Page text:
I have two weeks to study for the test. That’s two weeks to read, two weeks to take notes, two weeks to make connections. I hear this test is going to be a doozy… it’s the Leadership Retreat and we’re supposed to come together as a leadership team. The preparation for the retreat is simple, a steady diet of prayer and Scripture for the next two weeks. I’m nervous, because I’ve never been part of a leadership team before. We’re supposed to come that Friday with our Scriptures on hand and all prayed up. I have so many Scriptures pop up in my life, how do I decide what’s meant for me, for the blog, or for Church?
I lack confidence in my ability to discern. I want so much for my way to be God’s way, that I worry I’m putting words in his mouth to “speak” into my heart. For example, I read daily at Slactivist. A couple of days ago, just after I’d been told to read the Bible and pray for a word about the direction of Messiah, I saw this post: Test everything. Hold on to the good (1 Thessalonians 5:21). It stuck with me. It was like I was pulling that Scripture around in a little red wagon, carting it through my day. I couldn’t let it go. And still I wonder, is that for me, for the blog readers, or for the Church? At the very least, I treated it like a starting place. I went to Thessalonians.
Just before that, in the same chapter, from verse 13, “Live in peace with each other. And we urge you, brothers, warn those who are idle, encourage the timid, help the weak, be patient with everyone. Make sure that nobody pays back wrong for wrong, but always try to be kind to each other and to everyone else. Be joyful always, pray continually, give thanks in all circumstances, for this is God’s will for you in Christ Jesus. Do not put out the Spirit’s fire…” Yes! That’s how a Church body should behave. This is definitely a word to take to the retreat. But wait, isn’t that for everyone? Isn’t that for me?
Then, in 2 Thessalonians 3:10-15, “For even when we [Paul, Silas and Timothy] were with you, we gave you this rule: If a man will not work, he shall not eat. We hear that some among you are idle. They are not busy; they are busybodies. Such people we command and urge in the Lord Jesus Christ to settle down and earn the bread they eat. And as for you, brothers, never tire of doing what is right. If anyone does not obey our instructions in this letter, take special note of him. Do not associate with him, in order that he may feel ashamed. Yet do not regard him as an enemy, but warn him as a brother.” I don’t think the evangelists are preaching against charity, here. They weren’t talking about real food, they were talking about spiritual food. There are people who just aren’t working for their spiritual food and they need to be. They are, in their idleness of action, critiquing instead of doing. Surely, this is the word for Messiah Lutheran Church in Cypress, Texas! or is it for my readers? or is it just for me?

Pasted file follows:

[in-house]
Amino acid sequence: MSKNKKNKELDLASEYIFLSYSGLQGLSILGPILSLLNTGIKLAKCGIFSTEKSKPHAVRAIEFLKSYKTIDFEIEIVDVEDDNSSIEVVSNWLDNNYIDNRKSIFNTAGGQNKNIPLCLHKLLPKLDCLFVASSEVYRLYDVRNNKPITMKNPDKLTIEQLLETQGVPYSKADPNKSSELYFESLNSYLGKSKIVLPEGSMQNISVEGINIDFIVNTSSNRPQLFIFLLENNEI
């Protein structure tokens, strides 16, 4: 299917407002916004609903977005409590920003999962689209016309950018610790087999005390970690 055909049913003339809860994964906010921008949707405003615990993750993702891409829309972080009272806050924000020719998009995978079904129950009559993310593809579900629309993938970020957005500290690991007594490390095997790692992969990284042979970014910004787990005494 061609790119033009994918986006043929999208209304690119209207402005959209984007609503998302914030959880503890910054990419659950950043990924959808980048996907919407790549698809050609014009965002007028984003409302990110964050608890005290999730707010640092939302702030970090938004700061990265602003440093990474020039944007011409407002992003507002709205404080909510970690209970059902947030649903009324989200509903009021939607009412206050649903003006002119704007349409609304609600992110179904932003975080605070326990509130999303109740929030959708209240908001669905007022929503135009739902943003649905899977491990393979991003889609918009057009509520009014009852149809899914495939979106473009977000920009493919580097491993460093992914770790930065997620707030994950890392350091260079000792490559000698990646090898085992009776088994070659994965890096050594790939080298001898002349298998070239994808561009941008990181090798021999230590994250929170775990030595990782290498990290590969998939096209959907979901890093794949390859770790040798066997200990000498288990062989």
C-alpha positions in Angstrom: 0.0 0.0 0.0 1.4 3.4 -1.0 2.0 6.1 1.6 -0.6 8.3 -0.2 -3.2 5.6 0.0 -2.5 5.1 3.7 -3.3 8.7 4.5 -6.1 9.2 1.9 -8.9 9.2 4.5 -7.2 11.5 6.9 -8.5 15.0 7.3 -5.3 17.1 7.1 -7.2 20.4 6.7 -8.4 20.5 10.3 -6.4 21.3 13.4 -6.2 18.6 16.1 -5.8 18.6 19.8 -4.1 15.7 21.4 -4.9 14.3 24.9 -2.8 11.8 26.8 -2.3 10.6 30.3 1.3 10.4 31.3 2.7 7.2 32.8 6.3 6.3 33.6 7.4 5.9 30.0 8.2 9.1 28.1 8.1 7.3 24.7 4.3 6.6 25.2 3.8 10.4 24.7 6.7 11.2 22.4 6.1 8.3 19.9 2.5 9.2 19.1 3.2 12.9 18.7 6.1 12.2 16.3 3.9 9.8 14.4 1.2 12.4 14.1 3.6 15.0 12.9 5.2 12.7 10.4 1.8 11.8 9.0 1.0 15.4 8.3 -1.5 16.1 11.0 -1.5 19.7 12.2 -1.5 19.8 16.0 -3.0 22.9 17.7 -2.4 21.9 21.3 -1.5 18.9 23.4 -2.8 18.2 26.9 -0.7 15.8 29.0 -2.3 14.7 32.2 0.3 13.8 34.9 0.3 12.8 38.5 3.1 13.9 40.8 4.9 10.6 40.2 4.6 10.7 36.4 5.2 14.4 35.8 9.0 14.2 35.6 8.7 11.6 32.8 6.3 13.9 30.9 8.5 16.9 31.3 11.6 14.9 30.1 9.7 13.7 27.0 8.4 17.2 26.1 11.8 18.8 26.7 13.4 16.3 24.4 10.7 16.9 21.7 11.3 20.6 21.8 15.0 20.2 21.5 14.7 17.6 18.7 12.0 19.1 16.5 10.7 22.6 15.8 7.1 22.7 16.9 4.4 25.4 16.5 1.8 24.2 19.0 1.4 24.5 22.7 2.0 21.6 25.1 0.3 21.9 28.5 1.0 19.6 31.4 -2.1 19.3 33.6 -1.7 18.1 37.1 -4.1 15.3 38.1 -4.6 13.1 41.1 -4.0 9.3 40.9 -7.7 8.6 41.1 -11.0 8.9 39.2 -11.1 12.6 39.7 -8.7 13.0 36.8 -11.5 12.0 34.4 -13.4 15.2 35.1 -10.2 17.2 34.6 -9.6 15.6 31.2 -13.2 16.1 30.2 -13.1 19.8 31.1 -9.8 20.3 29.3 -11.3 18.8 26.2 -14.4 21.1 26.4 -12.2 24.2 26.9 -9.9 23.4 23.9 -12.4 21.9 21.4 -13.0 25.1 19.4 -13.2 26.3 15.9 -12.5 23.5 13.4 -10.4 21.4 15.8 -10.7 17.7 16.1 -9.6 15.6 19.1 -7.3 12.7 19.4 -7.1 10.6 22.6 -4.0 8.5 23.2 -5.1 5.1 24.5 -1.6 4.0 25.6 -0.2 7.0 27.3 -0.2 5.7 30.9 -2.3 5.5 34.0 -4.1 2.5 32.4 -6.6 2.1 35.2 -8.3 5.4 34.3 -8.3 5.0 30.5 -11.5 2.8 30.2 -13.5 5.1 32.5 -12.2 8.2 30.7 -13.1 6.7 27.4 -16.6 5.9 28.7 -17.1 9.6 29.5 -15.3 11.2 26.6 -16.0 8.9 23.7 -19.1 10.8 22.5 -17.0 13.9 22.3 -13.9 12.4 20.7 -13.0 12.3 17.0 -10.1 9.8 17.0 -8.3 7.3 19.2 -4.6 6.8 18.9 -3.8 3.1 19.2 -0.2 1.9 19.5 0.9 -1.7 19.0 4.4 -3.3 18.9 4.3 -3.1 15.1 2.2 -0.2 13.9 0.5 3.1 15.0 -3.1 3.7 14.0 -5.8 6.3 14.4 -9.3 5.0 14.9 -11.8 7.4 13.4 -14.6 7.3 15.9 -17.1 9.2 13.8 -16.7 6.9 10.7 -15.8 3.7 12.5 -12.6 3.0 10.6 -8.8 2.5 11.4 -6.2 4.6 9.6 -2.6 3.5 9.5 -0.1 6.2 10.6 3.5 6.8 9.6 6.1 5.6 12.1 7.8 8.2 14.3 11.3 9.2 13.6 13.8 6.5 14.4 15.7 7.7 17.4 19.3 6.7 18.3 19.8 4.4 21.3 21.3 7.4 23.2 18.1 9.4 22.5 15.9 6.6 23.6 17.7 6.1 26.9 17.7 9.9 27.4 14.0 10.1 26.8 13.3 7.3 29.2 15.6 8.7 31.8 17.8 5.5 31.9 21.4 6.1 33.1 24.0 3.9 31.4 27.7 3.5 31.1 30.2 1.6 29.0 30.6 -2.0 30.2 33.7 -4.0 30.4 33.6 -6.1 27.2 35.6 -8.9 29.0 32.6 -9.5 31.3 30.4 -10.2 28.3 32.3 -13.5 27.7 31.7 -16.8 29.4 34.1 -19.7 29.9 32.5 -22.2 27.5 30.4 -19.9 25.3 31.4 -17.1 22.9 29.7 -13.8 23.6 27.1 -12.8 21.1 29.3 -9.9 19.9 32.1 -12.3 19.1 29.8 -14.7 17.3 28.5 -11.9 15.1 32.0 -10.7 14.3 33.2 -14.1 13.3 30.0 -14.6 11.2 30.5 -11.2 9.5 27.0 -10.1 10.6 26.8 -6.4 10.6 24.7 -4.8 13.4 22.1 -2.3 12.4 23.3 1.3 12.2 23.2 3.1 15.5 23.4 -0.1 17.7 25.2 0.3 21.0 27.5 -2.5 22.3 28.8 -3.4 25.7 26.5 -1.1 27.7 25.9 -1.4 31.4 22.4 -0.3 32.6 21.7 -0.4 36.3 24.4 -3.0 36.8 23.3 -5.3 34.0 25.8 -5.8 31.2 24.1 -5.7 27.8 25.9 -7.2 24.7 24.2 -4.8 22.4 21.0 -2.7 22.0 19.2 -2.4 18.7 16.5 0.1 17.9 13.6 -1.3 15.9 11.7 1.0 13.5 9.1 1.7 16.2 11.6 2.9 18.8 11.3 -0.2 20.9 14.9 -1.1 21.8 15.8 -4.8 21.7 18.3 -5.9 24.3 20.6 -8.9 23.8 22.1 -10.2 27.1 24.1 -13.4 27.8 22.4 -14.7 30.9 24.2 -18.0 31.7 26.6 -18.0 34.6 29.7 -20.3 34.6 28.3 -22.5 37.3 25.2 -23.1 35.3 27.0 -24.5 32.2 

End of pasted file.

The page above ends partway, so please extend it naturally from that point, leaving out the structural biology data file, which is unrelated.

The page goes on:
It all sounded so familiar, so Paulian, so like the Scripture I quoted in my high school yearbook, “But by the grace of God, I am what I am, and his grace to me was not without effect. No, I worked harder than all of them – yet not I, but the grace of God that was with me. Whether, then, it was I or they, this is what we preach and this is what you believed” 1 Corinthians 15:10-11. I know that’s for me, and maybe for my readers, and maybe for those leaders, and quite possibly for Messiah. I think God speaks to me in tangents, because that’s the way my brain works.
How does he speak to you? Has he given you a word for the Church? My attempts at discernment means that I’m going to be testing everything, and holding on to the good.